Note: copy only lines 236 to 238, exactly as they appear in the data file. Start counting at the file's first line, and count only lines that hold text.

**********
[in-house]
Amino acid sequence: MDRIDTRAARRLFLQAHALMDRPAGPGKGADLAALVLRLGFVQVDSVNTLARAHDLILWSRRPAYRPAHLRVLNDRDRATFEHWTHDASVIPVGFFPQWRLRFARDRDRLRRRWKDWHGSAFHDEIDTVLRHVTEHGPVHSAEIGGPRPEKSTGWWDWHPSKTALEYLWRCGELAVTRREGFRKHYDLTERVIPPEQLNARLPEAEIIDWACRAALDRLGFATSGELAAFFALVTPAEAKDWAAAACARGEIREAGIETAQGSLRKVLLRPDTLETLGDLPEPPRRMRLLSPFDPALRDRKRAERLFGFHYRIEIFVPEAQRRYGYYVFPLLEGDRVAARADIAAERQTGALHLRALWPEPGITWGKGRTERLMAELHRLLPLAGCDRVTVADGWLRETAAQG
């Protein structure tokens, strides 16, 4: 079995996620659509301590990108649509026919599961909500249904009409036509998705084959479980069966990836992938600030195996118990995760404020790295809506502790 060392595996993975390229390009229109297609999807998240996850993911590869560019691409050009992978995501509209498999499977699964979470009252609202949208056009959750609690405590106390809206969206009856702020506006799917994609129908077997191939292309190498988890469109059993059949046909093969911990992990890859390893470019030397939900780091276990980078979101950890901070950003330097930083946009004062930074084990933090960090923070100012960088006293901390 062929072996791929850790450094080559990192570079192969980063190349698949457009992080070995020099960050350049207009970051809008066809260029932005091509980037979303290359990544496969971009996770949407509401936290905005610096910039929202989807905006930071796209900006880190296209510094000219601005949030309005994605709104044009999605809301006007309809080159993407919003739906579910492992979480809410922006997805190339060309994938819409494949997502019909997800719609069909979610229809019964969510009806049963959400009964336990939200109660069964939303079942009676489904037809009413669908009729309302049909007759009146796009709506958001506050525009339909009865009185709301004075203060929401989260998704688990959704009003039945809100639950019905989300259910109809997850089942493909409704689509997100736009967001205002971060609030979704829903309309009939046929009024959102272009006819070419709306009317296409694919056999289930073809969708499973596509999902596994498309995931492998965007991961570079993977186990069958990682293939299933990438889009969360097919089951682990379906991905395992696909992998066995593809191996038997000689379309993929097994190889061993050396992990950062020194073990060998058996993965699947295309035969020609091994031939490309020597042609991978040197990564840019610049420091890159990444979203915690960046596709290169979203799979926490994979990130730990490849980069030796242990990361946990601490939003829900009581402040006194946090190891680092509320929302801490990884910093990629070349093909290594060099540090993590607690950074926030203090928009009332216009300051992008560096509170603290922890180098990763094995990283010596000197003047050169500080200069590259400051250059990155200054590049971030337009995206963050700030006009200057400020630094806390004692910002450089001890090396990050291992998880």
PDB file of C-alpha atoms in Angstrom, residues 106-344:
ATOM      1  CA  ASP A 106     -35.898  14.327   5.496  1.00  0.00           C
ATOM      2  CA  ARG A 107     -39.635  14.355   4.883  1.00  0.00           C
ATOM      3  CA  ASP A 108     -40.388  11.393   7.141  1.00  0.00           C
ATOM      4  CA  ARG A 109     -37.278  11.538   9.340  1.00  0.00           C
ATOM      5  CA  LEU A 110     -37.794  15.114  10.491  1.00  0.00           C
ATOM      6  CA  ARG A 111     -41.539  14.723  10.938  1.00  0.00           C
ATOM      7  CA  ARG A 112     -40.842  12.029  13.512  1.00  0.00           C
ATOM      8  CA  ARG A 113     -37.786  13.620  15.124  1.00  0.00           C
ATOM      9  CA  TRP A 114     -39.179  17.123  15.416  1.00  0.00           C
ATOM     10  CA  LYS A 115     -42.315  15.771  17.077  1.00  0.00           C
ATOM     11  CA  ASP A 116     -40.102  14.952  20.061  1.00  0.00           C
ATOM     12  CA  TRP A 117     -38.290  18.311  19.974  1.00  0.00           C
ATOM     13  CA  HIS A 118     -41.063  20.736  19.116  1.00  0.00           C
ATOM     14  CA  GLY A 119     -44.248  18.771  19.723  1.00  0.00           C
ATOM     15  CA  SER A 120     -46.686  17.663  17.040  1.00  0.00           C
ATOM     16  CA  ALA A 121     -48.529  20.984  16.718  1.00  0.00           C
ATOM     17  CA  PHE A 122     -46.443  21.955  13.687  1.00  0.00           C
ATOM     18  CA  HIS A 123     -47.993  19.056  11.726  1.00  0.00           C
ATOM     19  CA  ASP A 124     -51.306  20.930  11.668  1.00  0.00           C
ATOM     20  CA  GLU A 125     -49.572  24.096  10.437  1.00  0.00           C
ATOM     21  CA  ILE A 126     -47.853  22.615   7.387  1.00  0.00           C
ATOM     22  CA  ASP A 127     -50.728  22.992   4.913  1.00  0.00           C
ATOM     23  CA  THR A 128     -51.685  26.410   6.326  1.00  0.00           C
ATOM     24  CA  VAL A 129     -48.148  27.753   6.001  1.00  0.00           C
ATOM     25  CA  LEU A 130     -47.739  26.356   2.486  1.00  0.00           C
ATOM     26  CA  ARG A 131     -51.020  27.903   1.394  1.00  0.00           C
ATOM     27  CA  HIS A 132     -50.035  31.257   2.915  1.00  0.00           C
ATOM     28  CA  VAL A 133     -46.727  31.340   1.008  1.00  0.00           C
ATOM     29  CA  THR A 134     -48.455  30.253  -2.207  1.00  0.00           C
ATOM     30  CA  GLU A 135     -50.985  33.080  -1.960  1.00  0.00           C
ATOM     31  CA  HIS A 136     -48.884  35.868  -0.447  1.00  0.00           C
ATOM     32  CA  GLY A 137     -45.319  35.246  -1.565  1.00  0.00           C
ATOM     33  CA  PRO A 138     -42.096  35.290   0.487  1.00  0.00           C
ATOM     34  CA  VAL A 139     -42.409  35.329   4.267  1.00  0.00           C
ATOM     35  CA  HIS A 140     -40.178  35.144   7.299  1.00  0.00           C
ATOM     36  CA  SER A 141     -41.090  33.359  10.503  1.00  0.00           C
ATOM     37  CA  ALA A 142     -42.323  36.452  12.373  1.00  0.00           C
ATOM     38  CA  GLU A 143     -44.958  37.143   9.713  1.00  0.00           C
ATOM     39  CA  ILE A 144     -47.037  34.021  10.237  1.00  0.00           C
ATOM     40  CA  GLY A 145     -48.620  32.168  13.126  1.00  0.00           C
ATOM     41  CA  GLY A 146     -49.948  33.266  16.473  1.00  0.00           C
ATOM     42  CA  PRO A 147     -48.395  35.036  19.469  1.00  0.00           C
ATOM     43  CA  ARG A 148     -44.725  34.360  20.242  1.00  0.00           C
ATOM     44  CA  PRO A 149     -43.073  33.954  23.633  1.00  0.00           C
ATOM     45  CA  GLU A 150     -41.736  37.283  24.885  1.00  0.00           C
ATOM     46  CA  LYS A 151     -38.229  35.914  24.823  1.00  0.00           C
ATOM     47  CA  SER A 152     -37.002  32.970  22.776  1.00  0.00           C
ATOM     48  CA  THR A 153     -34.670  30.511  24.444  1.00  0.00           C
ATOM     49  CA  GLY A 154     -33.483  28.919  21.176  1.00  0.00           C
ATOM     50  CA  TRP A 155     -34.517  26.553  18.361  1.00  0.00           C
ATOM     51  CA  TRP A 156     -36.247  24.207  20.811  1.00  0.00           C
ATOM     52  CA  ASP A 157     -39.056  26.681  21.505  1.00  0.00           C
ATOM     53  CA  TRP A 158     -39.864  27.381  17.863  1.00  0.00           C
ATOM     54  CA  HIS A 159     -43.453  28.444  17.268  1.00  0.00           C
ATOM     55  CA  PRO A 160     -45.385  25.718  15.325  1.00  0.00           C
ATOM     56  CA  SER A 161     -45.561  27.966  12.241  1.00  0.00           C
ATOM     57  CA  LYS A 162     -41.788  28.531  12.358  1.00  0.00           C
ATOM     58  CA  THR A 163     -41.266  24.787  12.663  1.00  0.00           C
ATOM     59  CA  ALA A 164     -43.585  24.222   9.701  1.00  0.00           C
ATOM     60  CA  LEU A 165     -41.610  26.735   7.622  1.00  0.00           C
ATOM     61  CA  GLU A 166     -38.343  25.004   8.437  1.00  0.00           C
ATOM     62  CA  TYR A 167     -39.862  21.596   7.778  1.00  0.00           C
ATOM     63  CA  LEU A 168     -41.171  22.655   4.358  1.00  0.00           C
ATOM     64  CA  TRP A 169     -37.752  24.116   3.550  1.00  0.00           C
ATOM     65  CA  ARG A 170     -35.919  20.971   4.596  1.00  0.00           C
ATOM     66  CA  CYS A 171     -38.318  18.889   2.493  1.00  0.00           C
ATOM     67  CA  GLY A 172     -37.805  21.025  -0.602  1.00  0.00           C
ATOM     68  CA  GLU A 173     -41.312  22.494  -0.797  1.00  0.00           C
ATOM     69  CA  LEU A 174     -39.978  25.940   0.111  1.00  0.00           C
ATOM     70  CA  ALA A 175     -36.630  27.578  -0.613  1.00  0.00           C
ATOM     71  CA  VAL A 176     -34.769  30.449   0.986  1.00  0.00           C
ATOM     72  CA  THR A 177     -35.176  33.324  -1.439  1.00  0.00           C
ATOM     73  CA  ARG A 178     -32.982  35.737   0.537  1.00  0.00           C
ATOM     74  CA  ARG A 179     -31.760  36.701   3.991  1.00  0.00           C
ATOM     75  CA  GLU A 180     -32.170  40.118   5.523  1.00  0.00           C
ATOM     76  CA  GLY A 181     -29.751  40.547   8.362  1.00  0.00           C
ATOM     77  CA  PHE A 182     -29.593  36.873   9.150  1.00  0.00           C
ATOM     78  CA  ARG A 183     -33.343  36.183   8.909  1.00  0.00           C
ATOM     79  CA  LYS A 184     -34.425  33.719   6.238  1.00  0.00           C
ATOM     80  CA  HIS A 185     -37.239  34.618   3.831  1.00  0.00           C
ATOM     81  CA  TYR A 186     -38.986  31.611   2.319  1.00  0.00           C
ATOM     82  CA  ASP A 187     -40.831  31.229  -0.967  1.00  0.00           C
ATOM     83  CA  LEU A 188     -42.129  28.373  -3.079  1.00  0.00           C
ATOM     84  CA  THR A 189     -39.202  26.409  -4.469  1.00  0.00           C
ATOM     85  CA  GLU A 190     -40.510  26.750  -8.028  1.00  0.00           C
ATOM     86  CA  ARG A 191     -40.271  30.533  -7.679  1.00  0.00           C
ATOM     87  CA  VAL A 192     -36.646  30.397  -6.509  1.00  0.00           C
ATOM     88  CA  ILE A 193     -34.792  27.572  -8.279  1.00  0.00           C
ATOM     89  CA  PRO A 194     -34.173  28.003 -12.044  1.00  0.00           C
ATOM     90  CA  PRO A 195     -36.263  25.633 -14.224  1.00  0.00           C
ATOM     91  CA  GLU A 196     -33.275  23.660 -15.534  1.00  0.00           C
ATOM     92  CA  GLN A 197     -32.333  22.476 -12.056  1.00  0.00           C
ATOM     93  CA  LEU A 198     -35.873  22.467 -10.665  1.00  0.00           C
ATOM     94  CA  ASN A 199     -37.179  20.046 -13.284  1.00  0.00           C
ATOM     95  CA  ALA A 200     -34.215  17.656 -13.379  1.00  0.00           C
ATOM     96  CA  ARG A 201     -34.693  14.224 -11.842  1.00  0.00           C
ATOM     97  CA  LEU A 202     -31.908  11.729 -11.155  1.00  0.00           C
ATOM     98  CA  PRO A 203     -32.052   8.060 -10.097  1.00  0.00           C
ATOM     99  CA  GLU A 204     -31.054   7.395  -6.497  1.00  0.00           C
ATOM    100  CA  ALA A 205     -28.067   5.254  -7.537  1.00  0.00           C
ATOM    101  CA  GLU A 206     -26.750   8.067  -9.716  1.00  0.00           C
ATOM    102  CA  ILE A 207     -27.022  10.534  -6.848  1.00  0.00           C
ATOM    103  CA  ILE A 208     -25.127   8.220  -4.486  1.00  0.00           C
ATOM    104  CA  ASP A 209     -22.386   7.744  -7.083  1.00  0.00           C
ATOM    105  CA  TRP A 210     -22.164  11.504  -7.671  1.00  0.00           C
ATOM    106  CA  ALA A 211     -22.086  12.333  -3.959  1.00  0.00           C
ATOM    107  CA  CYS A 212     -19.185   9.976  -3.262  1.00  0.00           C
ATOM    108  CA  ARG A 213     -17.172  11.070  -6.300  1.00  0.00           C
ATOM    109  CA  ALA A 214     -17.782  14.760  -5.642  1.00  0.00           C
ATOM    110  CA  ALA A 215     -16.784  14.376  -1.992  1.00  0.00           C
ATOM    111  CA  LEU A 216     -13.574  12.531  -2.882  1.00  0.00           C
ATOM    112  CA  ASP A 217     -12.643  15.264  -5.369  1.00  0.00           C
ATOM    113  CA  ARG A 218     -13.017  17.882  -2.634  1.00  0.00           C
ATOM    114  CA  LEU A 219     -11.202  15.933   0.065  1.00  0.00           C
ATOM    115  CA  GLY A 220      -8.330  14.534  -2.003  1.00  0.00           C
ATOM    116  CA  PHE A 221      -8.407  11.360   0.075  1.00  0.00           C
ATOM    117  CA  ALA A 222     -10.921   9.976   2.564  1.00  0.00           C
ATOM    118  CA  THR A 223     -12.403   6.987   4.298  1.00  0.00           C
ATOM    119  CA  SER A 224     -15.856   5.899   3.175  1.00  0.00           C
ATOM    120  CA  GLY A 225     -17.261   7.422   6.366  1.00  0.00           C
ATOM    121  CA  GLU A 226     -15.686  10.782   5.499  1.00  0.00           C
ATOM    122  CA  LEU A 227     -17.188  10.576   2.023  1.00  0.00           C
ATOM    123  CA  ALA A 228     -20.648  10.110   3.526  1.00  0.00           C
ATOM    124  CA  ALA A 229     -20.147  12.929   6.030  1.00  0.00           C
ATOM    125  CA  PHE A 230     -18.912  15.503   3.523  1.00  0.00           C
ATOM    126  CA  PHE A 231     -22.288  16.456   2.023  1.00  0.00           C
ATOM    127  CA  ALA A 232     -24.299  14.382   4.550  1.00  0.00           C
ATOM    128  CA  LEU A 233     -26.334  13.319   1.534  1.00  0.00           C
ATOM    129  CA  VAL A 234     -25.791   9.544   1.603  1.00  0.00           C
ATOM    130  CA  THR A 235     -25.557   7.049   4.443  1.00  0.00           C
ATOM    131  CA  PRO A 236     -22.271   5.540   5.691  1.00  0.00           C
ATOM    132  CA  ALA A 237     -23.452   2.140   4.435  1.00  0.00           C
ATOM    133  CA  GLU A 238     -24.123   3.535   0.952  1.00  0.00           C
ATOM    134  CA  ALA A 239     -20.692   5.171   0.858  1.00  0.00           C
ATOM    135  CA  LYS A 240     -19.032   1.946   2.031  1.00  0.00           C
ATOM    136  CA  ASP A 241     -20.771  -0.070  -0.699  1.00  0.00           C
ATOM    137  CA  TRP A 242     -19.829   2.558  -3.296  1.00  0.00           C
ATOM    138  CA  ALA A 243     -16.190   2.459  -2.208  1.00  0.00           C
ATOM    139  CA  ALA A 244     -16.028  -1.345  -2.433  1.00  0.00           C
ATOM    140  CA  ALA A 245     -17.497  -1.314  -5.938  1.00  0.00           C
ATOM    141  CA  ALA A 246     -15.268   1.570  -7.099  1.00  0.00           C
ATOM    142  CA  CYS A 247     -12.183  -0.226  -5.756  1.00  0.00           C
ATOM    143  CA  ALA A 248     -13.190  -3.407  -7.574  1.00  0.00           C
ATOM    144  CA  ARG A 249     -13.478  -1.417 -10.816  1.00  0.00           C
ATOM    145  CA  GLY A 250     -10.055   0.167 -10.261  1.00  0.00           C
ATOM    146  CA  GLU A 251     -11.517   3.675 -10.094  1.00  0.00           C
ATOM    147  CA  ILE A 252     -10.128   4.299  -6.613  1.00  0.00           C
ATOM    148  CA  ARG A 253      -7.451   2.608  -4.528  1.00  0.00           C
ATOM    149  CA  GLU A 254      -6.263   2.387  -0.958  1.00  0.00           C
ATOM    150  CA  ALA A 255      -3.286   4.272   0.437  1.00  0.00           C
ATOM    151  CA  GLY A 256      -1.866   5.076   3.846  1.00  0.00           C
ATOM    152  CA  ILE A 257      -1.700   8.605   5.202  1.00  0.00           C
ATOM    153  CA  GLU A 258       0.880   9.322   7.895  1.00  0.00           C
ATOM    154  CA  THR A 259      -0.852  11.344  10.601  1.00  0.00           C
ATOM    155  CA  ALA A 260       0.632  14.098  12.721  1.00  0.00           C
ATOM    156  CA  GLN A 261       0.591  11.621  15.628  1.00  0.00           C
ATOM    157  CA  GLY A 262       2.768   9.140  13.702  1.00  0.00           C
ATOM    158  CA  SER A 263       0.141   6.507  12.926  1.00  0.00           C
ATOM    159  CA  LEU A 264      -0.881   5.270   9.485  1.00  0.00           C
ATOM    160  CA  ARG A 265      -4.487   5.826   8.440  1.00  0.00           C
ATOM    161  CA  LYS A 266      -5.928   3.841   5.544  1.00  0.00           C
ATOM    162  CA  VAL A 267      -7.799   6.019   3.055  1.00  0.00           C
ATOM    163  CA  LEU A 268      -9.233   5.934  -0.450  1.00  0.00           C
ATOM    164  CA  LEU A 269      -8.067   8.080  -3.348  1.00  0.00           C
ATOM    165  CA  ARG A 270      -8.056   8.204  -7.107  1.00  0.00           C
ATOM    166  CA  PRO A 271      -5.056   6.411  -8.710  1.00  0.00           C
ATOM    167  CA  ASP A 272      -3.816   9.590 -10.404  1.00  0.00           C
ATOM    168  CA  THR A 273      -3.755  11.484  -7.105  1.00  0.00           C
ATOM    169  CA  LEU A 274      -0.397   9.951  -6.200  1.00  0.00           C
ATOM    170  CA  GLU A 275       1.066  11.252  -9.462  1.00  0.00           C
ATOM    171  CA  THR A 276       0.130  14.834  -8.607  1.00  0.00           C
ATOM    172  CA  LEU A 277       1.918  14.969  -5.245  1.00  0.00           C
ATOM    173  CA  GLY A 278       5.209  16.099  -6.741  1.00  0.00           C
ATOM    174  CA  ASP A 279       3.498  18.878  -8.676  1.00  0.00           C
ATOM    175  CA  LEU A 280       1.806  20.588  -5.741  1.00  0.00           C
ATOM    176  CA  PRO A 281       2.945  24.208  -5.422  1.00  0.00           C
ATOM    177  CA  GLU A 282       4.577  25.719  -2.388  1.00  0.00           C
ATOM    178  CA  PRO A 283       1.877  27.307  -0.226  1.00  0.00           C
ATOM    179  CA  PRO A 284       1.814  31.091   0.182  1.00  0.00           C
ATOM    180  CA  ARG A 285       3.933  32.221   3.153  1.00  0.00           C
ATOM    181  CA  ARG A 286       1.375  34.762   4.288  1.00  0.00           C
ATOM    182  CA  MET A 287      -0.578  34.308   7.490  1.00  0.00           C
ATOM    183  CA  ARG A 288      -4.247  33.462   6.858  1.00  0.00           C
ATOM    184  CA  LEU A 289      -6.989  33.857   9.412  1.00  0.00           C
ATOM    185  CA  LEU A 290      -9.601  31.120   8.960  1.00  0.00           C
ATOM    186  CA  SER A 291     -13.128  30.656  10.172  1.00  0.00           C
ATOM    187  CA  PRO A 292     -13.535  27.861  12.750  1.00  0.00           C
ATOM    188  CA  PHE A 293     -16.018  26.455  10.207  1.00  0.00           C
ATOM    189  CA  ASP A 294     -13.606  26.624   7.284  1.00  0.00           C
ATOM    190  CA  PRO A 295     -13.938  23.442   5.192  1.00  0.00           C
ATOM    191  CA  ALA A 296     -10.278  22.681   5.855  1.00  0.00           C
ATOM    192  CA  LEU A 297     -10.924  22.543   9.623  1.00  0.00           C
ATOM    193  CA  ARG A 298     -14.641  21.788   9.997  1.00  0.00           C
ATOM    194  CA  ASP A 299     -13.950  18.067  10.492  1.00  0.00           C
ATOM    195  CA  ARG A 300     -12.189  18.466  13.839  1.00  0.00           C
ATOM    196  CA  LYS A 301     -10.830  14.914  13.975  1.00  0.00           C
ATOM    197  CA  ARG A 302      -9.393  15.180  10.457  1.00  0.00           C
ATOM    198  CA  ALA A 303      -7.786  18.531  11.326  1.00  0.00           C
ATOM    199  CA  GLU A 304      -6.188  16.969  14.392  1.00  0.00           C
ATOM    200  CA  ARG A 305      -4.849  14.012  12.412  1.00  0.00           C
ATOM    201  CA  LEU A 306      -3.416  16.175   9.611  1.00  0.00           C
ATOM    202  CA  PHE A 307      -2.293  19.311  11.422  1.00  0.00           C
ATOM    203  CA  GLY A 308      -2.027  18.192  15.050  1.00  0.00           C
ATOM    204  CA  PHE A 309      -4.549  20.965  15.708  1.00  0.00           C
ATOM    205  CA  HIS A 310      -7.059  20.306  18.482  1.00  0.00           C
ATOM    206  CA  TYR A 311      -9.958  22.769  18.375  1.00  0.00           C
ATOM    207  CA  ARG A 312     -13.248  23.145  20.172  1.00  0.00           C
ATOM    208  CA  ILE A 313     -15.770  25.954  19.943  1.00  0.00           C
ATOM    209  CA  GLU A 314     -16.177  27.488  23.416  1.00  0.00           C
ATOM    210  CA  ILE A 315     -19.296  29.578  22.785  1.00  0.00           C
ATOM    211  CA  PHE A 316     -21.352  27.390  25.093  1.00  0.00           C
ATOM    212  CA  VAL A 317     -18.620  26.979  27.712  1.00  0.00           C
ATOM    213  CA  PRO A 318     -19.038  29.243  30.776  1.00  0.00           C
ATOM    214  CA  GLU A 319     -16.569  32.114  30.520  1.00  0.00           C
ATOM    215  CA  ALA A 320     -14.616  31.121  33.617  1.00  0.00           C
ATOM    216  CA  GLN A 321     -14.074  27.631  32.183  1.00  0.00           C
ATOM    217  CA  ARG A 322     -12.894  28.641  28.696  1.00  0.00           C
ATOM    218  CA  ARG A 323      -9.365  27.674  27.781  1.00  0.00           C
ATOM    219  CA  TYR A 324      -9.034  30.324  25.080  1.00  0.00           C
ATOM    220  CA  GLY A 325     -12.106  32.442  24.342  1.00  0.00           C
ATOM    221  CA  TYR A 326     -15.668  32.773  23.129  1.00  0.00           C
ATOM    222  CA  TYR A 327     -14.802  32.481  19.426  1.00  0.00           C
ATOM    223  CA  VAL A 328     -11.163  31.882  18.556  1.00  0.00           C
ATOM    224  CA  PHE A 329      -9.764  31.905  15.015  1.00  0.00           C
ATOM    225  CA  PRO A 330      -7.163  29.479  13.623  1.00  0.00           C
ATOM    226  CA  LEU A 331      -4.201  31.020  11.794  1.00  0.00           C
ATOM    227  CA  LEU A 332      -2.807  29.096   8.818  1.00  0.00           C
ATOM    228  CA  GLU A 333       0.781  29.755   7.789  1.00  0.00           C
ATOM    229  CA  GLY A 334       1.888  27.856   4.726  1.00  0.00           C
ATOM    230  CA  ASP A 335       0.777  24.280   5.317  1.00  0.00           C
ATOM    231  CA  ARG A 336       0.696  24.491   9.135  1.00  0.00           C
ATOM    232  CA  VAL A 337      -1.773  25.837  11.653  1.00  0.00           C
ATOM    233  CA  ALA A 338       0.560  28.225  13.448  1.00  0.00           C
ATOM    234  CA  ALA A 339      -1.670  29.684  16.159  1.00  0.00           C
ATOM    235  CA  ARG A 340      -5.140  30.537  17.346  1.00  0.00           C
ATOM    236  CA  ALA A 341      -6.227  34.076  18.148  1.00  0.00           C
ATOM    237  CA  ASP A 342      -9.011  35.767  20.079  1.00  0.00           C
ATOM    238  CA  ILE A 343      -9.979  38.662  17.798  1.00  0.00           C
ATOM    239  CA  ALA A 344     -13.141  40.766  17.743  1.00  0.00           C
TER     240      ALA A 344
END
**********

ATOM    232  CA  VAL A 337      -1.773  25.837  11.653  1.00  0.00           C
ATOM    233  CA  ALA A 338       0.560  28.225  13.448  1.00  0.00           C
ATOM    234  CA  ALA A 339      -1.670  29.684  16.159  1.00  0.00           C